Of course, if you don’t comply, you also carry the risks associated with your inaccuracies. These can potentially lead to public health risks, costly recalls, and damage to brand reputation. All of these entail costs and compete for a company’s valuable resources. This is why small food manufacturers must be especially vigilant to avoid any significant financial setbacks.  

Now, do you recall that manufacturers were given a 3-year transition to move over to the new allergen labelling requirements? Well, it has been three years! After 25th February 2024, all products manufactured after this date have to comply with the new labelling requirements. The time for mandatory change over is fast approaching, so take a Food Labelling Essentials course to take the stress away!

All problems become smaller when you confront them instead of dodging them.” – William F. Halsey, an American Navy Admiral During World War II

For small food manufacturers looking to navigate the new Australian food allergen labelling laws, get access to Food Labelling Experts’ resources and expert guidance, where food labelling is made simple for you!


What are the most common types of misleading labels in Australia?

  • The most common misleading labels include exaggerated health claims, unclear allergen information, and inaccurate nutrient content descriptions.  The use of terms such as natural, organic and green claims can need to be accurate as well. These can mislead consumers and violate food labelling regulations.

How can small food manufacturers ensure their labels comply with Australian standards?

  • Small manufacturers should familiarise themselves with the Australian New Zealand Food Standards Code, take expert-led courses, and consult with food labelling professionals to ensure compliance and accuracy.  Manufacturers should also back up their claims with evidence i.e. you must substantiate any claim you make  This may include sourcing raw material information from suppliers.  If they cannot guarantee certain claims such as natural for their raw materials, then you should not make those claims about your product.  There are certain claims that are only permitted to be used when particular conditions are met, such as with nutrient content claims and health claims.  If you change any ingredient in the food product, then you must recheck that the claims are still relevant.  Keep records of the information relating to all claims.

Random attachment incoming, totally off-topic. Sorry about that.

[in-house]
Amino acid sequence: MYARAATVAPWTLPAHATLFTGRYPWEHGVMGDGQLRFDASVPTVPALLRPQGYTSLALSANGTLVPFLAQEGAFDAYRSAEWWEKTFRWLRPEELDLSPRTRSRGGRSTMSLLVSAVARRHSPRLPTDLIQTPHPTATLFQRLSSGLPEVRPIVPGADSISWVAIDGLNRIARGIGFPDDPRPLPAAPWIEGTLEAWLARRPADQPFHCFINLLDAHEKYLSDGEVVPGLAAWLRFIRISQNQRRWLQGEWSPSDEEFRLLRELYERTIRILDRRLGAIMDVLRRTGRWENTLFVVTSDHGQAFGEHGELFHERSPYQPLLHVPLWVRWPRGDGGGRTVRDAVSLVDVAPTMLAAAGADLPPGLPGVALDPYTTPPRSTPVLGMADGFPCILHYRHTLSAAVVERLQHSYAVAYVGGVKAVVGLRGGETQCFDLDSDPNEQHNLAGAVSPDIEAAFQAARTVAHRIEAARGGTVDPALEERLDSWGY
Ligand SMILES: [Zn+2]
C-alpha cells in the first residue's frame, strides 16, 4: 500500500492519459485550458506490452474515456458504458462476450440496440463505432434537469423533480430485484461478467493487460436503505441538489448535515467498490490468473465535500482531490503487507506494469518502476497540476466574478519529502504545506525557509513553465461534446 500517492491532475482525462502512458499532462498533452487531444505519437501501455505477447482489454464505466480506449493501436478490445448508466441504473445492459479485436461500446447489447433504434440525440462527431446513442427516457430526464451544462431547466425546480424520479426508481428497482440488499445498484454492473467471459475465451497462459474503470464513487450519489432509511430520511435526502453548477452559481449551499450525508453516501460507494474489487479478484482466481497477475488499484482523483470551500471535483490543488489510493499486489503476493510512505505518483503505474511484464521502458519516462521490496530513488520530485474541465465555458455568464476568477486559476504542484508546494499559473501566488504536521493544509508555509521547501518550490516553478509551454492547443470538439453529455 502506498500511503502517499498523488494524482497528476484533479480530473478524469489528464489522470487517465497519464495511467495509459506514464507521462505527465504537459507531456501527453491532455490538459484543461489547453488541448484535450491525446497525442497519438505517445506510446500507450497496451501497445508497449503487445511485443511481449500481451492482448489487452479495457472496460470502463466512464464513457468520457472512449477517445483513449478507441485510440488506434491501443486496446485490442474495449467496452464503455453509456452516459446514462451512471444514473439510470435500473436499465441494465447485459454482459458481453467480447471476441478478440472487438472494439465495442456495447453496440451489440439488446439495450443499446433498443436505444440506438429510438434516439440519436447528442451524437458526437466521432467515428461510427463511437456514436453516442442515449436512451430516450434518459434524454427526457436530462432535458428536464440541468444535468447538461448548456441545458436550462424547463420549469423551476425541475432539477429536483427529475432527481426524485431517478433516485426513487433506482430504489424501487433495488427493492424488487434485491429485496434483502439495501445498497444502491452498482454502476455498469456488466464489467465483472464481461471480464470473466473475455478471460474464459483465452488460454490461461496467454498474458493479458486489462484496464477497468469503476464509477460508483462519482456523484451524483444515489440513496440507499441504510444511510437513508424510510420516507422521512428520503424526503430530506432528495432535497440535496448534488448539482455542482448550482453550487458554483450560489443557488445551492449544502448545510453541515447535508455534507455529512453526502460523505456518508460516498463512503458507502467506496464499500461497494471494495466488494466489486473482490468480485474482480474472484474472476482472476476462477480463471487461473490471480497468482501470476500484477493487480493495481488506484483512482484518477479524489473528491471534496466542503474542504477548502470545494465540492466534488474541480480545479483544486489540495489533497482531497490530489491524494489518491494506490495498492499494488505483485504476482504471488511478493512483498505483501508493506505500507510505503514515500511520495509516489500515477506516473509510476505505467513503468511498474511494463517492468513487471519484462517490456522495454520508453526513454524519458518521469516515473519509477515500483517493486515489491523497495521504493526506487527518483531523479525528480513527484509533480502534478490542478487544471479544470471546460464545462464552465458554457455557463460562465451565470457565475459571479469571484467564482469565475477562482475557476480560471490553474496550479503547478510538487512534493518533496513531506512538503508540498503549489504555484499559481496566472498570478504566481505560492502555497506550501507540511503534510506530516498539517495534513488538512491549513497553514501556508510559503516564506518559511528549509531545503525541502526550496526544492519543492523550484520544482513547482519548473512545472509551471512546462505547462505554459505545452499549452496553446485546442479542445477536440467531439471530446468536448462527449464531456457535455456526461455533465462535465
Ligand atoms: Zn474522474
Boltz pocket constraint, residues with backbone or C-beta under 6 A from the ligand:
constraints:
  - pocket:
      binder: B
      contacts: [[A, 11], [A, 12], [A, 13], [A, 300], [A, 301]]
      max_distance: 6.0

What is Plain English Allergen Labelling?

  • Plain English Allergen Labelling is an approach that uses clear and straightforward language to list allergens on food labels, making it easier for consumers to identify potential allergens.

What should be included in a food label in Australia?

  • A typical Australian food label should normally include the manufacturer’s name and address, product description (name of food), list of ingredients, allergen information, nutritional information, best before or use by dates, and country of origin, net content among other information depending on the type of product and packaging.

Why is accurate food labelling important for small businesses?

  • Accurate food labelling helps small businesses avoid legal issues, builds consumer trust, and ensures public health and safety by providing essential product information.

What is Nutrient Profiling Scoring Criteria (NPSC)?

  • NPSC is a tool used in Australia to determine the healthiness of a food product based on its nutrient content. It’s crucial for making legitimate nutrient content and health claims on labels.

How can a business learn about Beverage Container Deposit Schemes Labelling?

What are the penalties for misleading food labelling in Australia?

  • Penalties for misleading food labelling in Australia can include hefty fines, product recalls, and damage to brand reputation. Legal consequences are also possible under consumer protection laws.